Eating well is a joy — sometimes an eye-closing, finger sucking, audible noises level of joy. Eating less than well, or knowing there's some little extra that can move the whole experience to an eleven, well, it can make us knife-and-fork-down kind of frantic. So listen up. BoneHead's doing really good beer, in an unusually city-centric location for the style of food, and when you look around the completely-full-by-6pm restaurant, you feel good about every decision that got you inside. The menu is all about chicken — wings, burgers, and free range Cotswold fried chicken, with plenty of specials in the offing, like the Korean fried burger with kimchee that was the winner, winner, of this particular chicken dinner. Until we asked for dips, and we asked the kitchen to go big. Expecting some jazzed up ketchup, what we got was eight wondrous condiments, from a green chilli concoction, to the house comeback sauce, to something red and spicy and sweet and perfect — a sample of the 25 sauces BoneHead is in the process of perfecting. With the sort of second wind that would have made other diners gorp if they hadn't been so busy doing their own devouring, we plunged everything left on the table into those little pots of jubilation. Long story short, ask for sauces. Menu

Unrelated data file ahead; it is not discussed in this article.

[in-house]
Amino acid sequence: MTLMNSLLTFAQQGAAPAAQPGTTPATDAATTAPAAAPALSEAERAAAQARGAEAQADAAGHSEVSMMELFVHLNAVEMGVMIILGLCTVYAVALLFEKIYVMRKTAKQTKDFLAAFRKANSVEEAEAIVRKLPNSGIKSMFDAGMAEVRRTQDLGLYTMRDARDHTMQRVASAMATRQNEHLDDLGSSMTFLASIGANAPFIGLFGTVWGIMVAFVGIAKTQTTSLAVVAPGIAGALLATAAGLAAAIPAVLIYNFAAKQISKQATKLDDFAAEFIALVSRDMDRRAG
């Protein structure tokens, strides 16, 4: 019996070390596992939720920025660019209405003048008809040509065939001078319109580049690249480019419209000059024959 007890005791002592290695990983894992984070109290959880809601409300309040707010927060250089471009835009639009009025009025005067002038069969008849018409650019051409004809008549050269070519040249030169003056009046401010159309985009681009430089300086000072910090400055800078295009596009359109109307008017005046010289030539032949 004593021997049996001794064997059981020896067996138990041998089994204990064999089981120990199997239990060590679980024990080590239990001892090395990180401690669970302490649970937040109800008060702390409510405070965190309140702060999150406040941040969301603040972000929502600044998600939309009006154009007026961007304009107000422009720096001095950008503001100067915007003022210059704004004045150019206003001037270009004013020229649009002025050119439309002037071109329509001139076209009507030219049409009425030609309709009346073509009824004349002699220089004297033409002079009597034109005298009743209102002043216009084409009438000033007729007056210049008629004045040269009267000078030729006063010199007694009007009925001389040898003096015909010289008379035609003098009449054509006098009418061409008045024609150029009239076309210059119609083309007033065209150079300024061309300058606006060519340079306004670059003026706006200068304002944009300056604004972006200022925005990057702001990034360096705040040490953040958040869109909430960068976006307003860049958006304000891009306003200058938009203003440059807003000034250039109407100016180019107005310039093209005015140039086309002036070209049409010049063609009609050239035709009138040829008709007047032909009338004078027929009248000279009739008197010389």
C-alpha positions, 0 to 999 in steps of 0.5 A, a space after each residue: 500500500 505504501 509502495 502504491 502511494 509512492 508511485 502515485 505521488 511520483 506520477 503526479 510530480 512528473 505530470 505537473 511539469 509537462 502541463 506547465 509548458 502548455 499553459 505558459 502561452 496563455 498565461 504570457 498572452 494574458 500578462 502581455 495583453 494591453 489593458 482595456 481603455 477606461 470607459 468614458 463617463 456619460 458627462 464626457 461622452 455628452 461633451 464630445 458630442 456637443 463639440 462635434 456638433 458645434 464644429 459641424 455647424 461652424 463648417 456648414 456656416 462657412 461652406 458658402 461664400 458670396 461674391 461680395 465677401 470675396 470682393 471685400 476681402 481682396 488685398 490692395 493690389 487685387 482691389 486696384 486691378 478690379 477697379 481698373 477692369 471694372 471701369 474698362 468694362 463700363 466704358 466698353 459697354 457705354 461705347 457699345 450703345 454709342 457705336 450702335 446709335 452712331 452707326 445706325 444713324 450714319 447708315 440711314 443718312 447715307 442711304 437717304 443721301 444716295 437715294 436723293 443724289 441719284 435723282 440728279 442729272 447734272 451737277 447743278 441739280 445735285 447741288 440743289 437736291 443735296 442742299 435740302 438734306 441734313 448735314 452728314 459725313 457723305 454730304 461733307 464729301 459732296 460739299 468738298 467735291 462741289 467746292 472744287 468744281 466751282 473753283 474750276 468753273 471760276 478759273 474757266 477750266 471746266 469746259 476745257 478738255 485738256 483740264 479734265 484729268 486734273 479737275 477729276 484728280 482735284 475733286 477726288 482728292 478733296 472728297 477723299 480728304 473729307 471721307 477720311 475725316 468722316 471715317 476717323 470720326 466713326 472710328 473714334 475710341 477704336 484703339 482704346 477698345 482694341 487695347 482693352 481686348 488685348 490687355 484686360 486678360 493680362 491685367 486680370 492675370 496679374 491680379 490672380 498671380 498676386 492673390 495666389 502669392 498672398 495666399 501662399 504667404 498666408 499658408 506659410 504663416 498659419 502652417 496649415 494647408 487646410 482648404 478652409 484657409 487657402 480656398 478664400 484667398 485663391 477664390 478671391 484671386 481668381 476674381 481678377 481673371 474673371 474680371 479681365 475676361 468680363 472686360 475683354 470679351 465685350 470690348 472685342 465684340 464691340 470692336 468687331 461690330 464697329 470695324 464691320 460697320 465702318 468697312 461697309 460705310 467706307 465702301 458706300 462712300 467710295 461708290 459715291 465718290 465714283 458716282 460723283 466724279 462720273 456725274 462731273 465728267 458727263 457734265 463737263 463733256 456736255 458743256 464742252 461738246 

The Wilderness v1.5 opened up in the JQ yesterday with what its most estimable chef and founder, Alex Claridge, is describing as his "best food ever". Expect snacks like the Big Mac — a Welsh wagyu bavette tartare with gherkin ketchup and aged parmesan custard. The bad news? You basically can't get a table til May. The good news? You can get a table in May! Other good news comes in the form of Nocturnal Animals, the project the team'll be launching on its Bennett's Hill site this summer. We can't say anything else, because Alex said he'd kill us in a tone which indicated this to be the opposite of a joke, but you'll like it.